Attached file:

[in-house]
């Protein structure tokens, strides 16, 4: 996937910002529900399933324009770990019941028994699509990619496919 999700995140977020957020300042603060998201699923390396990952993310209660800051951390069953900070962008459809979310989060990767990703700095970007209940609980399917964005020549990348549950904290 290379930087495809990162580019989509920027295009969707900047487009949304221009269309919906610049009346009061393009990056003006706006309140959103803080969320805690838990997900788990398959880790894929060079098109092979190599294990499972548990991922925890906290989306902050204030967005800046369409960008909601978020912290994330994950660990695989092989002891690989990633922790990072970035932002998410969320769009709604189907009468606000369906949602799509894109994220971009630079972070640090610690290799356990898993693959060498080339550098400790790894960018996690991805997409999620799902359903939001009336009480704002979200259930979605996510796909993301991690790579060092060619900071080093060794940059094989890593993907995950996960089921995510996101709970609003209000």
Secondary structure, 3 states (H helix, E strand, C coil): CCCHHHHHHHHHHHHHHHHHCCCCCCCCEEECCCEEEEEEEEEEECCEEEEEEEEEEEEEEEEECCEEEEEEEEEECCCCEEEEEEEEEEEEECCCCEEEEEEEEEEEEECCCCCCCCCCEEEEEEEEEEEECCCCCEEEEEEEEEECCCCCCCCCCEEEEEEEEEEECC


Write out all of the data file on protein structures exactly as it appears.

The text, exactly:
[in-house]
């Protein structure tokens, strides 16, 4: 996937910002529900399933324009770990019941028994699509990619496919 999700995140977020957020300042603060998201699923390396990952993310209660800051951390069953900070962008459809979310989060990767990703700095970007209940609980399917964005020549990348549950904290 290379930087495809990162580019989509920027295009969707900047487009949304221009269309919906610049009346009061393009990056003006706006309140959103803080969320805690838990997900788990398959880790894929060079098109092979190599294990499972548990991922925890906290989306902050204030967005800046369409960008909601978020912290994330994950660990695989092989002891690989990633922790990072970035932002998410969320769009709604189907009468606000369906949602799509894109994220971009630079972070640090610690290799356990898993693959060498080339550098400790790894960018996690991805997409999620799902359903939001009336009480704002979200259930979605996510796909993301991690790579060092060619900071080093060794940059094989890593993907995950996960089921995510996101709970609003209000």
Secondary structure, 3 states (H helix, E strand, C coil): CCCHHHHHHHHHHHHHHHHHCCCCCCCCEEECCCEEEEEEEEEEECCEEEEEEEEEEEEEEEEECCEEEEEEEEEECCCCEEEEEEEEEEEEECCCCEEEEEEEEEEEEECCCCCCCCCCEEEEEEEEEEEECCCCCEEEEEEEEEECCCCCCCCCCEEEEEEEEEEECC